Writing on a Dare

In November, lots of fiction writers do a crazy thing – we write a novel in thirty days.  National Novel Writing Month (NaNoWriMo) has gone from a small group of people in Oakland, California to an international extravaganza.  In the Racine/Kenosha area, we meet and cheer each other on throughout the month, many of us hitting our goal of 50,000 words.

I like to think of NaNo as a fast, fun-filled ride down a hill in a little red wagon.  My first foray into fiction writing was on a dare and with the promise of:  you don’t have to know what you’re doing – all you have to do is show up and write.  On December first, you will have a lovely first draft.

A really messy, what-do-I-do-now draft.

“Revise,” everyone says.  “How?” we ask.  And therein lays the problem.  Revision isn’t covered in the NaNo-manual.  Anything beyond spell-check and basic grammar is more than we were ever taught in school.  All of a sudden, fiction writing stops being fun.

After my first NaNo in 2007, I became a flag-waving proponent of the program.  Seven years ago, I became a volunteer liaison for the organization.  I have a lot of first draft novels.  My first book has been revised nine times and pulled out of the ashes more times than I can count.  Every new thing I learn, drives me back to these early drafts in an effort to make them better.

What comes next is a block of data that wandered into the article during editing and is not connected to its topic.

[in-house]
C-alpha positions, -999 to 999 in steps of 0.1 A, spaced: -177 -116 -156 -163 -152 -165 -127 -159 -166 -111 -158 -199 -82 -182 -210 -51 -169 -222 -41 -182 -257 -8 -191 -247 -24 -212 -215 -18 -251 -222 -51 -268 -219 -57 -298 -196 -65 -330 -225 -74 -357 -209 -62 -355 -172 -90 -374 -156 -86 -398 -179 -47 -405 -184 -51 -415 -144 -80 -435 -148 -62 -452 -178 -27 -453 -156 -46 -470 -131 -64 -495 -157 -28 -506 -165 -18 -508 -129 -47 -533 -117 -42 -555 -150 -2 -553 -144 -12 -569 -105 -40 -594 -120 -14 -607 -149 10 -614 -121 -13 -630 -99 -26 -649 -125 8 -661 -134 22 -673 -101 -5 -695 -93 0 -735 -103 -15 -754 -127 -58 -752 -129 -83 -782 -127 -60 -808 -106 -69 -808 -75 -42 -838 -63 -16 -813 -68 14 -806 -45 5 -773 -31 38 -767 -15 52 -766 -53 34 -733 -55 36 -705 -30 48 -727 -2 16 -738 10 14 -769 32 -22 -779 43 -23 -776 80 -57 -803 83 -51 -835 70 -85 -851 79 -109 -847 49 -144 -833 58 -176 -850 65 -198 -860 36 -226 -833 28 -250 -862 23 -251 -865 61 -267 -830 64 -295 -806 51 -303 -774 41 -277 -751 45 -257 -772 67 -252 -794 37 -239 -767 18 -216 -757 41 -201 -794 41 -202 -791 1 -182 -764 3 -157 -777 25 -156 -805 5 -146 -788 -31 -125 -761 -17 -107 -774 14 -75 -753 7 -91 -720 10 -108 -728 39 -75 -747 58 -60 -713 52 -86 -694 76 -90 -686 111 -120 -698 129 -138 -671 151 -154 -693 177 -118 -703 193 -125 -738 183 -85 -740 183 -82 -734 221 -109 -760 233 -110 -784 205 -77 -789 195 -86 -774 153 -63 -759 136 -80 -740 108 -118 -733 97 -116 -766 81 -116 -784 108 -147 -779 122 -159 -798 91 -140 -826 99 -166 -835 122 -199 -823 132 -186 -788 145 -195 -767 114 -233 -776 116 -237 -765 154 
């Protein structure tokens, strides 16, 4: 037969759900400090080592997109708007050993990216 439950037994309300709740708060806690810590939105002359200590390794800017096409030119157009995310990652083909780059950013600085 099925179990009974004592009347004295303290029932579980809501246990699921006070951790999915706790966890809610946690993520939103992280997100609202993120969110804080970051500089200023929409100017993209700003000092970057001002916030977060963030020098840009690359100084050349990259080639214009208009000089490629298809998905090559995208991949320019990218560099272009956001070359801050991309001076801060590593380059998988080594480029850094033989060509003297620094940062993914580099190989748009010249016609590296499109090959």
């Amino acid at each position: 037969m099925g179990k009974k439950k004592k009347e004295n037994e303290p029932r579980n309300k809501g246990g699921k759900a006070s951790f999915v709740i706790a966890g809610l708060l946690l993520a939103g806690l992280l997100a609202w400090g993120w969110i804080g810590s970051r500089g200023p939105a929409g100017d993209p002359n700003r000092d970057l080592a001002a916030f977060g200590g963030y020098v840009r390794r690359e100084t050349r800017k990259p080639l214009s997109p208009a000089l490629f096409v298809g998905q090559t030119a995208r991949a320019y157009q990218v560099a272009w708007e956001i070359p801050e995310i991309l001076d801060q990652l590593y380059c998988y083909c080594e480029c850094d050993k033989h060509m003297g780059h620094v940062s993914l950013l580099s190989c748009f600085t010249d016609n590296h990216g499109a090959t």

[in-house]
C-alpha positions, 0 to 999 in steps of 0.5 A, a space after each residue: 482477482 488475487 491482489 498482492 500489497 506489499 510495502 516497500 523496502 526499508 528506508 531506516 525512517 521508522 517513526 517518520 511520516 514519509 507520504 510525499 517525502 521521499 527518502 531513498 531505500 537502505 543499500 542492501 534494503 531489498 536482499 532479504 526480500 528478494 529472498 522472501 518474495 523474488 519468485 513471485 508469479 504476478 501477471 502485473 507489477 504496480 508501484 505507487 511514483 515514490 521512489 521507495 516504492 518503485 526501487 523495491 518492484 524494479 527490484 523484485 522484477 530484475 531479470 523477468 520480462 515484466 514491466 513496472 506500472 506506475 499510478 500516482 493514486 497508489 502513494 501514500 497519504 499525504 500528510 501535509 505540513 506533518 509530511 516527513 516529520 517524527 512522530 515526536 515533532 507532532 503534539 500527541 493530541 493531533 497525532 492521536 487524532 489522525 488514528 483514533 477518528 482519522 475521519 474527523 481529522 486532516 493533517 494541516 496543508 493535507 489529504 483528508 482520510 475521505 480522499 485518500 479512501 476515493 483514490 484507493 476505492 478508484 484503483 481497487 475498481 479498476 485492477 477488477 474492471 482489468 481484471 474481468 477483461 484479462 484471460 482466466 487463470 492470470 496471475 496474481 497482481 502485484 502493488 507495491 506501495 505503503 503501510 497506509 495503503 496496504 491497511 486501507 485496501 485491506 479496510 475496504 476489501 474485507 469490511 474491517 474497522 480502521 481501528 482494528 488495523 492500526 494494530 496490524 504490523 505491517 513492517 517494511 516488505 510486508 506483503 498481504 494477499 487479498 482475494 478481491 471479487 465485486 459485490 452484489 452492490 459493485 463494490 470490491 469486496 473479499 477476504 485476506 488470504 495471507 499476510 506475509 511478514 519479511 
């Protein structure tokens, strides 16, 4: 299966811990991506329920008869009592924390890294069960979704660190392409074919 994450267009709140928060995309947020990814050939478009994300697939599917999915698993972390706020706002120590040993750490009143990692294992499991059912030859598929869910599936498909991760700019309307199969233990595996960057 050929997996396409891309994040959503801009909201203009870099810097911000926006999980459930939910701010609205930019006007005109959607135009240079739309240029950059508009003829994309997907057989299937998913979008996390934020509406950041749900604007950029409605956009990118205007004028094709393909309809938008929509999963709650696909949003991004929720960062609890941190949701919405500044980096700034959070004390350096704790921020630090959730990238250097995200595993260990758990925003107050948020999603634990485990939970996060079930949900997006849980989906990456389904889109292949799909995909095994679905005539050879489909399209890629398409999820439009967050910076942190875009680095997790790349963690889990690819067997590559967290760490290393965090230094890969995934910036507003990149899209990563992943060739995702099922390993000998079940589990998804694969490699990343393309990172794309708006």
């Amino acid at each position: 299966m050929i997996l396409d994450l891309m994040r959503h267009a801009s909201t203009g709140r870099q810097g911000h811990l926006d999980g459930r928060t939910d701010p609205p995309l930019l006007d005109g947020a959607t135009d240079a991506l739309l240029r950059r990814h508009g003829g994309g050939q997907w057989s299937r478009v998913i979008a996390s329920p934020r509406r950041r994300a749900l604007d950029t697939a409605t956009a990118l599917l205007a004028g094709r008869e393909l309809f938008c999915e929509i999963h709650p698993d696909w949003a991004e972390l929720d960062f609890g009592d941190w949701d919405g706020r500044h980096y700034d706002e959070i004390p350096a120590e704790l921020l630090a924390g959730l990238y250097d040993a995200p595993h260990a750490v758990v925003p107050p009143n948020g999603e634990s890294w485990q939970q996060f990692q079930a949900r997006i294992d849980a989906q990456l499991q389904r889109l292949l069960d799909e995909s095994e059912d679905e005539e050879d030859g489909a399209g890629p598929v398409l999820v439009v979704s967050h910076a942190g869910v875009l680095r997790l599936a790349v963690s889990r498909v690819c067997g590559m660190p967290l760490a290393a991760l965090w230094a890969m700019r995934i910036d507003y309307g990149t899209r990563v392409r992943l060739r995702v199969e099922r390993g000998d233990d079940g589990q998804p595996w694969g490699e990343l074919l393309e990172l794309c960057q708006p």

So, pull out your own manuscript.  Before we hack into it like a butcher’s apprentice, format it like you would for an agent:


  • 12 point font
  • 1” – 1.25” margins completely around
  • Double-spaced
  • Palatino, Bookman, Georgia, New Century or similar. (no Times New Roman)

Meet me back here next Wednesday and we’ll start looking at ways to polish our work.  Extra points if you can explain to me why agents and publishers dislike Times New Roman.  (it’s my favorite!)


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